I heard my friends Katie and Dave come in from their night out. We share a co-op babysitting arrangement with them; saves a bundle on sitters. “Steven, we were talking over dinner about something, and I want your thoughts,” Katie said. She paused, a little flushed and agitated. “It is about diversity. Of course we are committed to diversity. We believe it is good for our kids. But… sometimes we’re not clear about why, exactly, it is inherently such a great thing. Don’t get me wrong: I believe it is important,” she added carefully, “I just want to be clear about why. True, our kids know many people of different races, but even small children seem to segregate themselves – even kindergartners! Don’t city kids saturated in diversity experience first-hand the danger and crime and ugly behavior that can bolster racial stereotypes? If my daughter actually sees young black men who are gangbangers, couldn’t that cause her to fear them all the more?”
I pondered her concerns and questions. These were not the rantings of a fearful person, a closet racist, or someone searching for an excuse to escape to a safer place. This is an intelligent couple committed to living and raising their family in the city, committed to thinking, and some of our best friends. Diversity. I appreciated their conscious examination of such a pervasive buzzword – blindly accepted as a universal good, unnecessary of scrutiny or examination. How brave and honest, I thought, for them to challenge this unchallengeable concept. Who would ever dare ask if diversity is a really a virtue? As I tried to address her questions, in the stew of concerns and fears, jargon and critical thinking, one word rose to the surface of my mind.
One reason why diversity is valuable, I believe, is that it is what I would call “authentic.” I want my children to be in the city because they are surrounded by that which is authentic, real, and complete. Ugly? Sometimes. Unpredictable? Always. In upscale suburbia – where I spent my childhood – diversity meant that some of my friends were Catholic. In most of suburbia – and some upscale city neighborhoods – predictability and stability are the goals. Almost everywhere, though always touted as a virtue, diversity is discouraged in practice because it brings with it less stability. Most upscale suburban whites, I suspect, would not object to greater ethnic variety in their communities if they could be confident that these newcomers would be in line with their cultural values and economic level, that crime would not increase or property values decrease. These communities place high value on controlling their environment, in fashioning their communities into a stable, homogenous settings where people feel safe. One of the problems with this approach, I would argue, is that it is not authentic. I should add here that my interest is not to bash the suburbs, which has been done so often it has ceased to be very interesting to me. The city is not the only place where diversity can be found and my intention is not to make anyone feel guilty about where they live. For us, it is simply the place nearest at hand where diversity is most welcomed and celebrated.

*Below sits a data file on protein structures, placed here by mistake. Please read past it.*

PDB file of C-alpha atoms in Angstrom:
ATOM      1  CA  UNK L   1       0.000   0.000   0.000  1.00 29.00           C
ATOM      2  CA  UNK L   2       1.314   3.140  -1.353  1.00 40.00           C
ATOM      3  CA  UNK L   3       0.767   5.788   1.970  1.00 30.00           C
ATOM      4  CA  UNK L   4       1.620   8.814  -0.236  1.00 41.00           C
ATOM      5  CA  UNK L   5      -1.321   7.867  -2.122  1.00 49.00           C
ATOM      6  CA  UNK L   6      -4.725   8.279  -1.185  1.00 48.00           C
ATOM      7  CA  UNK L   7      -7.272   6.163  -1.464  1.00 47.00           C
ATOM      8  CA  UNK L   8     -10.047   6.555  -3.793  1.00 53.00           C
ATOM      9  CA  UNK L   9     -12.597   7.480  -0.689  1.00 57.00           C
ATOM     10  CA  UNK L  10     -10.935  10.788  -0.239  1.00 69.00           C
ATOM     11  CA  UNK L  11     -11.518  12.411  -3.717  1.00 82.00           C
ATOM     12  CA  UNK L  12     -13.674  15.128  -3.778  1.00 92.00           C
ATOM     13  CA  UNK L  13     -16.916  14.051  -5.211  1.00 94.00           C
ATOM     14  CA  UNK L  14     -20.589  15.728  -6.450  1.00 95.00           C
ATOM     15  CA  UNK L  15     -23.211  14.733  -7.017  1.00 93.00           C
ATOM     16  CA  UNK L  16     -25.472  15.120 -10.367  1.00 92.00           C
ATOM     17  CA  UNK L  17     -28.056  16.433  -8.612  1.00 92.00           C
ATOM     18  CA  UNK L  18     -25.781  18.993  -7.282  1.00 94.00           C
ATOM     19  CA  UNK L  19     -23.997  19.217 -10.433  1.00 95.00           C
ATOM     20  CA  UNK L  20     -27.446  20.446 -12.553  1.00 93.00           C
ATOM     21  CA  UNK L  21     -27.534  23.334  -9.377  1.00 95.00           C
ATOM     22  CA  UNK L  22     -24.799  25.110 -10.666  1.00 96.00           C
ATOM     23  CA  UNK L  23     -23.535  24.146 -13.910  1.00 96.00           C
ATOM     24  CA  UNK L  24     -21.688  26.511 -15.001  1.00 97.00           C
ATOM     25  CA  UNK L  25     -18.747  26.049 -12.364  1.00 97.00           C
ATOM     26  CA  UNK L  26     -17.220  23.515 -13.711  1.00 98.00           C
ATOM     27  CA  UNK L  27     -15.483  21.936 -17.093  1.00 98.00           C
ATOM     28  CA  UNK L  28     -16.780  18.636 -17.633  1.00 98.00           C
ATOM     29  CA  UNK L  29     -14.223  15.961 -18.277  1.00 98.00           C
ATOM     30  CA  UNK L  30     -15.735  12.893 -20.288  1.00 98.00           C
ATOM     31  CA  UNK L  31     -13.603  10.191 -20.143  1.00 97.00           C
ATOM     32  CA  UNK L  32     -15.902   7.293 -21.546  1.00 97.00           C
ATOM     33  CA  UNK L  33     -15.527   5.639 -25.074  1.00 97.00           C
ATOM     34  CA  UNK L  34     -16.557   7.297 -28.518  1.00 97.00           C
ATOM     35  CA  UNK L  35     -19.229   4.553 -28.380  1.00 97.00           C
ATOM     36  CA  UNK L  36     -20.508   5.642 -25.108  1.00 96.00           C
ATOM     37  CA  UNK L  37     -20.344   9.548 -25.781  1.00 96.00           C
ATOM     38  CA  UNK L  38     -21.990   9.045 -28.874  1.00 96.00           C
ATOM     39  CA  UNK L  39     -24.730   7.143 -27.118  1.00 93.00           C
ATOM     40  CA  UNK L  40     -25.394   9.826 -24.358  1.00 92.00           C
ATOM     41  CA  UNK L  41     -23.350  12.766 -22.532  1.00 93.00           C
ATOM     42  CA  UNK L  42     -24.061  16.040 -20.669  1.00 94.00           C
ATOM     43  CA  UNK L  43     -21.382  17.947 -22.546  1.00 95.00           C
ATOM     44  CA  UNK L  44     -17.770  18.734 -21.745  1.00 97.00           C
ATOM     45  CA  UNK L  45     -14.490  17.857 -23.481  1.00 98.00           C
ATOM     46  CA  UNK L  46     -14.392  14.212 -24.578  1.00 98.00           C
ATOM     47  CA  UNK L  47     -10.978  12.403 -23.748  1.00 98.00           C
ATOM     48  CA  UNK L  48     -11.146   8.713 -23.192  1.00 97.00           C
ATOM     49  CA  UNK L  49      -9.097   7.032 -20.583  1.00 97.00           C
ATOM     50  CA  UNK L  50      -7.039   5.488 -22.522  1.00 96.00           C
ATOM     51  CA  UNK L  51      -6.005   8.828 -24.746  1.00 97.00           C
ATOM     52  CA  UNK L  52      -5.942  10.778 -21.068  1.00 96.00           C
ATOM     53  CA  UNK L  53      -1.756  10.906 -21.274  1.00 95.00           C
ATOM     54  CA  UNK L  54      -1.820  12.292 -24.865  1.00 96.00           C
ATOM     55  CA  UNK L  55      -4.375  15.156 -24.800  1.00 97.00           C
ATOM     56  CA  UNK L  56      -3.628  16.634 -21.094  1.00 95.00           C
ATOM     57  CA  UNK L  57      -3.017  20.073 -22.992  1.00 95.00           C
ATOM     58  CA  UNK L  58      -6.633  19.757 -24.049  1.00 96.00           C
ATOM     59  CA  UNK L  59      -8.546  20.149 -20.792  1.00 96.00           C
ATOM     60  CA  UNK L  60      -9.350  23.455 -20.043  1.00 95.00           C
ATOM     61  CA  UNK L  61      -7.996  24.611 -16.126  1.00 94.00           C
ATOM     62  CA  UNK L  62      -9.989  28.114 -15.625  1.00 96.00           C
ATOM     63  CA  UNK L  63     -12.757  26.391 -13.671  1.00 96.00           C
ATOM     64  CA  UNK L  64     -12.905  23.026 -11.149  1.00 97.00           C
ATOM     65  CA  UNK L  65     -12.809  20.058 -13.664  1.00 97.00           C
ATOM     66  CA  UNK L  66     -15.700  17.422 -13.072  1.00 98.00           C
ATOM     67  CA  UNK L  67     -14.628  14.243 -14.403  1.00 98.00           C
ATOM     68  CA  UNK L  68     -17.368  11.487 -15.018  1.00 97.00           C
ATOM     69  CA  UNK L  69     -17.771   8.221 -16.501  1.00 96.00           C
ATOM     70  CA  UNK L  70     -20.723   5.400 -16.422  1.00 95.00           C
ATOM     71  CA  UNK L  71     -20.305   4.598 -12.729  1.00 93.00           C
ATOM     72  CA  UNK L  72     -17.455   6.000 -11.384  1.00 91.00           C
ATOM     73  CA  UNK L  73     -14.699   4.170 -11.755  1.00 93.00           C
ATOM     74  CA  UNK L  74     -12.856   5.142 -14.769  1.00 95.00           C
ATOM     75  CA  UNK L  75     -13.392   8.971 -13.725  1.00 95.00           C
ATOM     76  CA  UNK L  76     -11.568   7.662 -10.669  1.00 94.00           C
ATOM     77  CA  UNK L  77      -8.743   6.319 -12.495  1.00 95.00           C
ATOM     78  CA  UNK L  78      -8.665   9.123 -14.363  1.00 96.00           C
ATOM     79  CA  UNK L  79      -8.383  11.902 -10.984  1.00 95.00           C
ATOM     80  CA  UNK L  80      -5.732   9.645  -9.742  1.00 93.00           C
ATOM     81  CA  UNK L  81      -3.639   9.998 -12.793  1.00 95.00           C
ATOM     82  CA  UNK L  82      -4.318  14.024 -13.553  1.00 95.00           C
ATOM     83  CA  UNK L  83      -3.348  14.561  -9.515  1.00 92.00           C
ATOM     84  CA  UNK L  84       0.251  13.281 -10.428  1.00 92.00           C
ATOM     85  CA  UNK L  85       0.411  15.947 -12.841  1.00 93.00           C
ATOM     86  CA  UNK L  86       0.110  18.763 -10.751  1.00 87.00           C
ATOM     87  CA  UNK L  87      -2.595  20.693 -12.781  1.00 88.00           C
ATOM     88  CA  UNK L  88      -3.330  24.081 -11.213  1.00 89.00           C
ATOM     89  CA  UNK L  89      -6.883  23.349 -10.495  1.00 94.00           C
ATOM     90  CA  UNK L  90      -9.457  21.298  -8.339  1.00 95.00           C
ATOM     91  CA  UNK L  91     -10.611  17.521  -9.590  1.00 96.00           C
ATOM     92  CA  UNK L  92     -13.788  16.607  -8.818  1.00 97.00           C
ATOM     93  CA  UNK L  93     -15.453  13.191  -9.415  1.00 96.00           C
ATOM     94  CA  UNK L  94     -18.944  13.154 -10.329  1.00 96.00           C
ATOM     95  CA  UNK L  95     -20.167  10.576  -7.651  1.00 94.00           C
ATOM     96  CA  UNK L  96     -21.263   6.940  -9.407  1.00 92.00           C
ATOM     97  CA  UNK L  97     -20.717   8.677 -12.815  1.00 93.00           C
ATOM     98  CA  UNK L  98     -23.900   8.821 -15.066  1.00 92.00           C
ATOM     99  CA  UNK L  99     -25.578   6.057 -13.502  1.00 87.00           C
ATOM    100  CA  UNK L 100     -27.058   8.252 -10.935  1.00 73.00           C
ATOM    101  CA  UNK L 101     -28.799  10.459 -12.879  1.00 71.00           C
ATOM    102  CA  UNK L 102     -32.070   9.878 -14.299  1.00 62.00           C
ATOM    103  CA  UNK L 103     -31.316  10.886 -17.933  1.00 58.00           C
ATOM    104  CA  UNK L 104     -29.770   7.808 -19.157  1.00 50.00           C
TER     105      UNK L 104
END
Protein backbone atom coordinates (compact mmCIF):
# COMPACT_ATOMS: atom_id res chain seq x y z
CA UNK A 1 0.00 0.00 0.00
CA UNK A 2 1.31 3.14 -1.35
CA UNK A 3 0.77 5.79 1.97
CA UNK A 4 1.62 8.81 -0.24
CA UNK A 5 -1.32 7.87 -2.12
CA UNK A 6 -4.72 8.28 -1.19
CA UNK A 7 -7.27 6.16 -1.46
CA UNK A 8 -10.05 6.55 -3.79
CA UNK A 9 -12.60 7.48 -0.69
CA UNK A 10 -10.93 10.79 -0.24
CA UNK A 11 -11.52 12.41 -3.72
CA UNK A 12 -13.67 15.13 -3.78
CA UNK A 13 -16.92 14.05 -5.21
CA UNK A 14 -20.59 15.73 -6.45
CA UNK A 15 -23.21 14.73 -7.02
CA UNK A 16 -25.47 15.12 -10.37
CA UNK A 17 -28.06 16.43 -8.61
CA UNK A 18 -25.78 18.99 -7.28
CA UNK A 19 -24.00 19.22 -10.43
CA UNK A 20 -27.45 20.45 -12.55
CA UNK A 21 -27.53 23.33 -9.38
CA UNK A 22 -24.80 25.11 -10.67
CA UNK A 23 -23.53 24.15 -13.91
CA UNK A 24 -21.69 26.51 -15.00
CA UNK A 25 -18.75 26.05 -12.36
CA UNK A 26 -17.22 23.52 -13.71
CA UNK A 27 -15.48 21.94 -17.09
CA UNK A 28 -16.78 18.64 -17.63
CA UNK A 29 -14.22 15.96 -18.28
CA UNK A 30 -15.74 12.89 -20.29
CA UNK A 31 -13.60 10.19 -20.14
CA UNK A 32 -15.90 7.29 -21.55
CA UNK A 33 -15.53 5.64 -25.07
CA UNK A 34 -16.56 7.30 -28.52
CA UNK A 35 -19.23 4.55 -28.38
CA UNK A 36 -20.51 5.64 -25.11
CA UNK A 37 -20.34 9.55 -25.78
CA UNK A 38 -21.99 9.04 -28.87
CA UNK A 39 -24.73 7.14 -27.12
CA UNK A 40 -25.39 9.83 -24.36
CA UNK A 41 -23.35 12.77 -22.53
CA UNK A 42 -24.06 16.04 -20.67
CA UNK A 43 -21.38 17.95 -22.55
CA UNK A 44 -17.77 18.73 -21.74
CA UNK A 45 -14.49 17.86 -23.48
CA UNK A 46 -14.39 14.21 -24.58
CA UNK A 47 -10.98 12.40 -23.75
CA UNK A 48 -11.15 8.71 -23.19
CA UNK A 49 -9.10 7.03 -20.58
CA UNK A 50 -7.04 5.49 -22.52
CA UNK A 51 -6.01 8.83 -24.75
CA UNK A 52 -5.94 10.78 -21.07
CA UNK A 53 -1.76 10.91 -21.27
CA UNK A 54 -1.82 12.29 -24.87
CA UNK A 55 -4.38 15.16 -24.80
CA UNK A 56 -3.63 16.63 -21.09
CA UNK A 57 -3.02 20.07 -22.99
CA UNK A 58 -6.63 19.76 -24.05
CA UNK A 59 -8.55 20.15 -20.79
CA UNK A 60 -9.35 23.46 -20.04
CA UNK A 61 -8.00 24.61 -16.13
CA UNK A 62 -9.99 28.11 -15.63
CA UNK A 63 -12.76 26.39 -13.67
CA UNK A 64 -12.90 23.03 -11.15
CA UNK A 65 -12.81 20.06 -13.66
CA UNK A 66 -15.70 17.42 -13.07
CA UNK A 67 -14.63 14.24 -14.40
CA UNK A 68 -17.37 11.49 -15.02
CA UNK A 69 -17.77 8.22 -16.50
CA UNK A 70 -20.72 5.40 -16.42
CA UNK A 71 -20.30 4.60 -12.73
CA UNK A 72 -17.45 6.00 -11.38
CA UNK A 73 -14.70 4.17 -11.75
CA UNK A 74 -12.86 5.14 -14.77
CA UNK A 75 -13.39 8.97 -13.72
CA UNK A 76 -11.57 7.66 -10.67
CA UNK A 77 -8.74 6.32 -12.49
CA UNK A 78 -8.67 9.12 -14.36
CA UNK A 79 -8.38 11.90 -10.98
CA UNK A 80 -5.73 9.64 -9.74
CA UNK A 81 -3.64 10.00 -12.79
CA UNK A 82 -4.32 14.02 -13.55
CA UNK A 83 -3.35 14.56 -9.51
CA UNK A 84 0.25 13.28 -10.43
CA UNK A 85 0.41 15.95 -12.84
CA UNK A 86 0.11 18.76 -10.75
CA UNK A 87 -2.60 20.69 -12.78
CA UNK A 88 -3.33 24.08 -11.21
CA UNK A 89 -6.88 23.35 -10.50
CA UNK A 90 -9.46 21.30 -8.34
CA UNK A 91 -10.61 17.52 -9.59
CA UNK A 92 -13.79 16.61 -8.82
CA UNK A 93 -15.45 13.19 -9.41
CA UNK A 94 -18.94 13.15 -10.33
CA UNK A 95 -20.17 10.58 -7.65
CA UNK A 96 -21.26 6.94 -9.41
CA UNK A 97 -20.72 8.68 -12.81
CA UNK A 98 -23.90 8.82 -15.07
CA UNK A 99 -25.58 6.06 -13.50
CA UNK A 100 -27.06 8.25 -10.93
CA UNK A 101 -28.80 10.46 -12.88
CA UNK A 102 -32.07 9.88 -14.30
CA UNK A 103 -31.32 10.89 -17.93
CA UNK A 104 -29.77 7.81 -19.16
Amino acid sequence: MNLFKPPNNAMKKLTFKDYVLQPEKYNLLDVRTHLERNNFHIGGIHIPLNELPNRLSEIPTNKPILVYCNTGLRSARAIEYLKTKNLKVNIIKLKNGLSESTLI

So what do I mean by authenticity? Why is diversity more authentic that homogeny? Since people tend to naturally segregate themselves, isn’t this actually the more “authentic” pattern? True, self-segregation often comes naturally to us, but this doesn’t mean it is more authentic. Humans do many things that “come naturally” that are destructive and artificial. As I think of it, authenticity has to do with seeing and understanding things as they truly are, or, perhaps more to the point, as God sees the world. It is seeing through God’s eyes that is the real challenge. So this is why diversity is more authentic: because the human family, among the other species with which we share the planet, contains almost limitless variation. An environment that discourages this variation is artificial, dishonest in its expression of the world. It is well known that in nature and agriculture, the more diversity a place contains, the healthier and more in-balance it remains. Monoculture is always unhealthy to a place. It is unhealthy to children living in housing projects and unhealthy to those living in suburban opulence. To raise children in a monoculture gives them an impression of the world that is false. It is simply too narrow a picture. And in America at least, this diversity will increasingly become the norm, the world they will inherit.
Despite its advantages, one of the biggest pitfalls of the suburban childhood – or adulthood, for that matter – is that this lack of authenticity encourages abstraction in our understanding of those different from us. People of other races or economic brackets are only understood in generalized, artificial, or stereotypical ways. How could it be otherwise? Since I never had even one black friend, what were my ways of understanding African-Americans? Arnold and Willis Jackson; the hometown sports demi-god, Michael Jordon; movies and news reports of drive-by-shooting gangbangers in the foreboding inner city? Were these images in any sense complete or real? Where my brother’s jokes and flamboyant impersonations of a gay hairstylist an adequate portrayal of homosexuals? Did they prepare me to befriend my neighbor John, to welcome him into my home and, without hesitation, enter his?